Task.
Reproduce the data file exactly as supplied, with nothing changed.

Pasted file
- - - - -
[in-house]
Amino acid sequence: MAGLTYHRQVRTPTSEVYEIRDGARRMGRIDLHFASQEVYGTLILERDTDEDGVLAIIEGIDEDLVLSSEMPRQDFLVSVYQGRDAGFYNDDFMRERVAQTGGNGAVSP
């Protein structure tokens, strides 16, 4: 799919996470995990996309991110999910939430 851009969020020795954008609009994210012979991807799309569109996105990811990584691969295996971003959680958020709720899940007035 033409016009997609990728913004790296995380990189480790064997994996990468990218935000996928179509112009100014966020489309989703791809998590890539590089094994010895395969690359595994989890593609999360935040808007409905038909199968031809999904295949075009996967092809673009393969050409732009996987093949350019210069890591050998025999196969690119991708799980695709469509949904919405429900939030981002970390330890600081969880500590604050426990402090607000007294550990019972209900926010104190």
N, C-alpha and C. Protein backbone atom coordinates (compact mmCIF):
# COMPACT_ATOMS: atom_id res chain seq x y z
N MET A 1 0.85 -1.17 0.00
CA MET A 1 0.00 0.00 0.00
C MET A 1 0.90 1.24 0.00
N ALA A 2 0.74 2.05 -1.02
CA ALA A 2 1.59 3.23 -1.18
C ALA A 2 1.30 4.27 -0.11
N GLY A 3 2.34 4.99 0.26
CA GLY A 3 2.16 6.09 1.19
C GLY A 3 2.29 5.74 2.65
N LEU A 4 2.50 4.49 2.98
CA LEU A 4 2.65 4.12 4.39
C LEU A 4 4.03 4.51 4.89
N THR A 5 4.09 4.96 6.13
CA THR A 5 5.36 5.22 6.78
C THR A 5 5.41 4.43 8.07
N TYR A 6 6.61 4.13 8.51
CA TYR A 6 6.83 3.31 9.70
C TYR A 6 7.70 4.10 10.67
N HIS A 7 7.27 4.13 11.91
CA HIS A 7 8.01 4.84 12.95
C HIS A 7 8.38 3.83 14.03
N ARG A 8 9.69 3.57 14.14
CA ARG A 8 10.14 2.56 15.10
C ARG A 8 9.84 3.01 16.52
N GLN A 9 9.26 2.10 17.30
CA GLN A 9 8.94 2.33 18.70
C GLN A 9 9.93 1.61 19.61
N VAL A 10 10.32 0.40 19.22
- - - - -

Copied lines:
[in-house]
Amino acid sequence: MAGLTYHRQVRTPTSEVYEIRDGARRMGRIDLHFASQEVYGTLILERDTDEDGVLAIIEGIDEDLVLSSEMPRQDFLVSVYQGRDAGFYNDDFMRERVAQTGGNGAVSP
């Protein structure tokens, strides 16, 4: 799919996470995990996309991110999910939430 851009969020020795954008609009994210012979991807799309569109996105990811990584691969295996971003959680958020709720899940007035 033409016009997609990728913004790296995380990189480790064997994996990468990218935000996928179509112009100014966020489309989703791809998590890539590089094994010895395969690359595994989890593609999360935040808007409905038909199968031809999904295949075009996967092809673009393969050409732009996987093949350019210069890591050998025999196969690119991708799980695709469509949904919405429900939030981002970390330890600081969880500590604050426990402090607000007294550990019972209900926010104190």
N, C-alpha and C. Protein backbone atom coordinates (compact mmCIF):
# COMPACT_ATOMS: atom_id res chain seq x y z
N MET A 1 0.85 -1.17 0.00
CA MET A 1 0.00 0.00 0.00
C MET A 1 0.90 1.24 0.00
N ALA A 2 0.74 2.05 -1.02
CA ALA A 2 1.59 3.23 -1.18
C ALA A 2 1.30 4.27 -0.11
N GLY A 3 2.34 4.99 0.26
CA GLY A 3 2.16 6.09 1.19
C GLY A 3 2.29 5.74 2.65
N LEU A 4 2.50 4.49 2.98
CA LEU A 4 2.65 4.12 4.39
C LEU A 4 4.03 4.51 4.89
N THR A 5 4.09 4.96 6.13
CA THR A 5 5.36 5.22 6.78
C THR A 5 5.41 4.43 8.07
N TYR A 6 6.61 4.13 8.51
CA TYR A 6 6.83 3.31 9.70
C TYR A 6 7.70 4.10 10.67
N HIS A 7 7.27 4.13 11.91
CA HIS A 7 8.01 4.84 12.95
C HIS A 7 8.38 3.83 14.03
N ARG A 8 9.69 3.57 14.14
CA ARG A 8 10.14 2.56 15.10
C ARG A 8 9.84 3.01 16.52
N GLN A 9 9.26 2.10 17.30
CA GLN A 9 8.94 2.33 18.70
C GLN A 9 9.93 1.61 19.61
N VAL A 10 10.32 0.40 19.22